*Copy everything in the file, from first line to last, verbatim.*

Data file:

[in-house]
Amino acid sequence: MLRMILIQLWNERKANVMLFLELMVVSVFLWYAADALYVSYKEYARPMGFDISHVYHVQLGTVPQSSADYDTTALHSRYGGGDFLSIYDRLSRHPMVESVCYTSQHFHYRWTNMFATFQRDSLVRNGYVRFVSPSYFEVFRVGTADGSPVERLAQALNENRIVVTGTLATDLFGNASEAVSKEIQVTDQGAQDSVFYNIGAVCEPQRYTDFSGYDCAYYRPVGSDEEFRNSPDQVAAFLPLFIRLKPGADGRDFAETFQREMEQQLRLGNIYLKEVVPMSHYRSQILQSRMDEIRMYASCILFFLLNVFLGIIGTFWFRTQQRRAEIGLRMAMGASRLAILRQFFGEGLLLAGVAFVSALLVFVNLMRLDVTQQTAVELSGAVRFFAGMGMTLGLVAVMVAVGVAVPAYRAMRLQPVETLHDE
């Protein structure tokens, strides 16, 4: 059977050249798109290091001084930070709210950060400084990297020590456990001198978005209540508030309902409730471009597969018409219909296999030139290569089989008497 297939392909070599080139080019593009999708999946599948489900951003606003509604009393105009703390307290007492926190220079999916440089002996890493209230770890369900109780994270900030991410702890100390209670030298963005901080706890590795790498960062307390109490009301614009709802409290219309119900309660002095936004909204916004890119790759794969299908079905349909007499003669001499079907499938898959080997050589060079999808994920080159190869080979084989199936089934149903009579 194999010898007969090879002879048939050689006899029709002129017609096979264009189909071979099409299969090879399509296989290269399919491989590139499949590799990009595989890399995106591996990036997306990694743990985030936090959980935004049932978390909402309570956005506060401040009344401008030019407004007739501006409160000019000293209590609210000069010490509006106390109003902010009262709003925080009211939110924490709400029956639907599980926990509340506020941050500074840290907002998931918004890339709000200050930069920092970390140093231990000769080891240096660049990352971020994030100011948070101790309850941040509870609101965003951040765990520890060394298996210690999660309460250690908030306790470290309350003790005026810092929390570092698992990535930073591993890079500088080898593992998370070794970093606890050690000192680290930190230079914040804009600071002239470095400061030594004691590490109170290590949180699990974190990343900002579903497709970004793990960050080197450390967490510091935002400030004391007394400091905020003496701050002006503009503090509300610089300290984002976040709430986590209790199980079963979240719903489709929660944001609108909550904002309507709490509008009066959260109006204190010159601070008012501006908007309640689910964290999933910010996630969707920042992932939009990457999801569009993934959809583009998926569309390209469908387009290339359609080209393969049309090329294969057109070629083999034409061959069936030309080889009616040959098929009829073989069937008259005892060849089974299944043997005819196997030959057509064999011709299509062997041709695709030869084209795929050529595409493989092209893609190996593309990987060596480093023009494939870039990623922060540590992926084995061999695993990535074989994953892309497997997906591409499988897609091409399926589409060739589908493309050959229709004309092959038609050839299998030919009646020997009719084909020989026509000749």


[in-house]
Amino acid sequence: MLRMILIQLWNERKANVMLFLELMVVSVFLWYAADALYVSYKEYARPMGFDISHVYHVQLGTVPQSSADYDTTALHSRYGGGDFLSIYDRLSRHPMVESVCYTSQHFHYRWTNMFATFQRDSLVRNGYVRFVSPSYFEVFRVGTADGSPVERLAQALNENRIVVTGTLATDLFGNASEAVSKEIQVTDQGAQDSVFYNIGAVCEPQRYTDFSGYDCAYYRPVGSDEEFRNSPDQVAAFLPLFIRLKPGADGRDFAETFQREMEQQLRLGNIYLKEVVPMSHYRSQILQSRMDEIRMYASCILFFLLNVFLGIIGTFWFRTQQRRAEIGLRMAMGASRLAILRQFFGEGLLLAGVAFVSALLVFVNLMRLDVTQQTAVELSGAVRFFAGMGMTLGLVAVMVAVGVAVPAYRAMRLQPVETLHDE
């Protein structure tokens, strides 16, 4: 059977050249798109290091001084930070709210950060400084990297020590456990001198978005209540508030309902409730471009597969018409219909296999030139290569089989008497 297939392909070599080139080019593009999708999946599948489900951003606003509604009393105009703390307290007492926190220079999916440089002996890493209230770890369900109780994270900030991410702890100390209670030298963005901080706890590795790498960062307390109490009301614009709802409290219309119900309660002095936004909204916004890119790759794969299908079905349909007499003669001499079907499938898959080997050589060079999808994920080159190869080979084989199936089934149903009579 194999010898007969090879002879048939050689006899029709002129017609096979264009189909071979099409299969090879399509296989290269399919491989590139499949590799990009595989890399995106591996990036997306990694743990985030936090959980935004049932978390909402309570956005506060401040009344401008030019407004007739501006409160000019000293209590609210000069010490509006106390109003902010009262709003925080009211939110924490709400029956639907599980926990509340506020941050500074840290907002998931918004890339709000200050930069920092970390140093231990000769080891240096660049990352971020994030100011948070101790309850941040509870609101965003951040765990520890060394298996210690999660309460250690908030306790470290309350003790005026810092929390570092698992990535930073591993890079500088080898593992998370070794970093606890050690000192680290930190230079914040804009600071002239470095400061030594004691590490109170290590949180699990974190990343900002579903497709970004793990960050080197450390967490510091935002400030004391007394400091905020003496701050002006503009503090509300610089300290984002976040709430986590209790199980079963979240719903489709929660944001609108909550904002309507709490509008009066959260109006204190010159601070008012501006908007309640689910964290999933910010996630969707920042992932939009990457999801569009993934959809583009998926569309390209469908387009290339359609080209393969049309090329294969057109070629083999034409061959069936030309080889009616040959098929009829073989069937008259005892060849089974299944043997005819196997030959057509064999011709299509062997041709695709030869084209795929050529595409493989092209893609190996593309990987060596480093023009494939870039990623922060540590992926084995061999695993990535074989994953892309497997997906591409499988897609091409399926589409060739589908493309050959229709004309092959038609050839299998030919009646020997009719084909020989026509000749």